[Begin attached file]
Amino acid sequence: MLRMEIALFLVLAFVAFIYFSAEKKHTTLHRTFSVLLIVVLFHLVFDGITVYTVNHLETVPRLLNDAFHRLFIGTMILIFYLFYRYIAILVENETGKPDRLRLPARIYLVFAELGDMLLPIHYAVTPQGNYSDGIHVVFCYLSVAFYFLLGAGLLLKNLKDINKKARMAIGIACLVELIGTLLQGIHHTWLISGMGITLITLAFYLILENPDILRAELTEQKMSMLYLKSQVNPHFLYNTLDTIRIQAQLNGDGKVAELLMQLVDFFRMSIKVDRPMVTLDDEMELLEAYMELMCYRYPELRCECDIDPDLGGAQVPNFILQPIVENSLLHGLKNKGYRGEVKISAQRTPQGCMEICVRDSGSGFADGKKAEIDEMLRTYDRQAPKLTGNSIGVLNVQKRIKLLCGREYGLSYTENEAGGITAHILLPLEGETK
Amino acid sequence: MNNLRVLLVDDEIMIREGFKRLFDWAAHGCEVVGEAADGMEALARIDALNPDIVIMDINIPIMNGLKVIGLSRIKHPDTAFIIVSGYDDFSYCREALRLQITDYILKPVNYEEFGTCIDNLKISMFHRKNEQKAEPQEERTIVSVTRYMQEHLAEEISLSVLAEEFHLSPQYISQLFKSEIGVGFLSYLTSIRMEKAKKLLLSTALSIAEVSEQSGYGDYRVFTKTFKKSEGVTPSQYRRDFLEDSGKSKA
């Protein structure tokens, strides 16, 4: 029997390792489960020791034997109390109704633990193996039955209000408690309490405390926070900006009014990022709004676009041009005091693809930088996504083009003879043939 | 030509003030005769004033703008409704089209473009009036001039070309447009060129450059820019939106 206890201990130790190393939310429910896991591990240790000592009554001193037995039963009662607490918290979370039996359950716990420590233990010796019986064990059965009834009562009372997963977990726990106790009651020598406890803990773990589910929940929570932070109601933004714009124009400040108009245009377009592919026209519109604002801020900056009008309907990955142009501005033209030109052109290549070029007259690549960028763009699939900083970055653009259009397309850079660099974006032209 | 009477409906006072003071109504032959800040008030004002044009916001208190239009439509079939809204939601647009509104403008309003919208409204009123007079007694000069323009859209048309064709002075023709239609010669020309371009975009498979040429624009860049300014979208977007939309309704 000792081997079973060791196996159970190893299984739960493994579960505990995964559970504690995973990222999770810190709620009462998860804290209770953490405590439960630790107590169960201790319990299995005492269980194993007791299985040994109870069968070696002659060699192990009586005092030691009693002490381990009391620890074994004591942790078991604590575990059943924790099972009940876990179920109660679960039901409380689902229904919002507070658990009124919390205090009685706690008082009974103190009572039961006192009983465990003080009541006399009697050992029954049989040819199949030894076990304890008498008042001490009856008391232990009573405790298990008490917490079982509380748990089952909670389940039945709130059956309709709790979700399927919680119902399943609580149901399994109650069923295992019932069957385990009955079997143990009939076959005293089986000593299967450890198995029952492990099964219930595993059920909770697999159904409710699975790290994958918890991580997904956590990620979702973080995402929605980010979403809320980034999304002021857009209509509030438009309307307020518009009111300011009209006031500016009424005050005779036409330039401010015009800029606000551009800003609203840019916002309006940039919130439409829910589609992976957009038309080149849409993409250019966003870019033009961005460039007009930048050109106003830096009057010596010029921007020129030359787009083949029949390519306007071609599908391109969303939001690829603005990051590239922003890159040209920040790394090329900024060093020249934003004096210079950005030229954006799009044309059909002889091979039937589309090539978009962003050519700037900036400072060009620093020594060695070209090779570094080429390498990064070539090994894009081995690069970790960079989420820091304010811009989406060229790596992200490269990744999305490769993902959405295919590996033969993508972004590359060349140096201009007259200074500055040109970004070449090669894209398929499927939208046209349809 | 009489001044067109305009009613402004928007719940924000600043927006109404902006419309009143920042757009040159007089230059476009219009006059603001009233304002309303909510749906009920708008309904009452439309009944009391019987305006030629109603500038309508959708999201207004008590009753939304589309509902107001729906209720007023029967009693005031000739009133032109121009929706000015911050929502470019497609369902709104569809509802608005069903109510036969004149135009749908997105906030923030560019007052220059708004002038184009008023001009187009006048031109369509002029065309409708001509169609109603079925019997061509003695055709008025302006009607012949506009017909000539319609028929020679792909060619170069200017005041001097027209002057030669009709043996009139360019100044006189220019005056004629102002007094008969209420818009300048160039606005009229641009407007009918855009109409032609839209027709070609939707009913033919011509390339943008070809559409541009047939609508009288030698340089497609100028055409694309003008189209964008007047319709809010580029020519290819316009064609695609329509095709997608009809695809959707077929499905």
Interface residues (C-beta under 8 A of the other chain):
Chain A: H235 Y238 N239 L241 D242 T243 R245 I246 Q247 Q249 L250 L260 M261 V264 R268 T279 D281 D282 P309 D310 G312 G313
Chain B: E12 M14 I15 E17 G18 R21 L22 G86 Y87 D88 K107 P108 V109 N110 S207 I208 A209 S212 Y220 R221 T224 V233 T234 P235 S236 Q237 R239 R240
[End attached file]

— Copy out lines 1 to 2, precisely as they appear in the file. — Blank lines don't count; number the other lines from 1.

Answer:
Amino acid sequence: MLRMEIALFLVLAFVAFIYFSAEKKHTTLHRTFSVLLIVVLFHLVFDGITVYTVNHLETVPRLLNDAFHRLFIGTMILIFYLFYRYIAILVENETGKPDRLRLPARIYLVFAELGDMLLPIHYAVTPQGNYSDGIHVVFCYLSVAFYFLLGAGLLLKNLKDINKKARMAIGIACLVELIGTLLQGIHHTWLISGMGITLITLAFYLILENPDILRAELTEQKMSMLYLKSQVNPHFLYNTLDTIRIQAQLNGDGKVAELLMQLVDFFRMSIKVDRPMVTLDDEMELLEAYMELMCYRYPELRCECDIDPDLGGAQVPNFILQPIVENSLLHGLKNKGYRGEVKISAQRTPQGCMEICVRDSGSGFADGKKAEIDEMLRTYDRQAPKLTGNSIGVLNVQKRIKLLCGREYGLSYTENEAGGITAHILLPLEGETK
Amino acid sequence: MNNLRVLLVDDEIMIREGFKRLFDWAAHGCEVVGEAADGMEALARIDALNPDIVIMDINIPIMNGLKVIGLSRIKHPDTAFIIVSGYDDFSYCREALRLQITDYILKPVNYEEFGTCIDNLKISMFHRKNEQKAEPQEERTIVSVTRYMQEHLAEEISLSVLAEEFHLSPQYISQLFKSEIGVGFLSYLTSIRMEKAKKLLLSTALSIAEVSEQSGYGDYRVFTKTFKKSEGVTPSQYRRDFLEDSGKSKA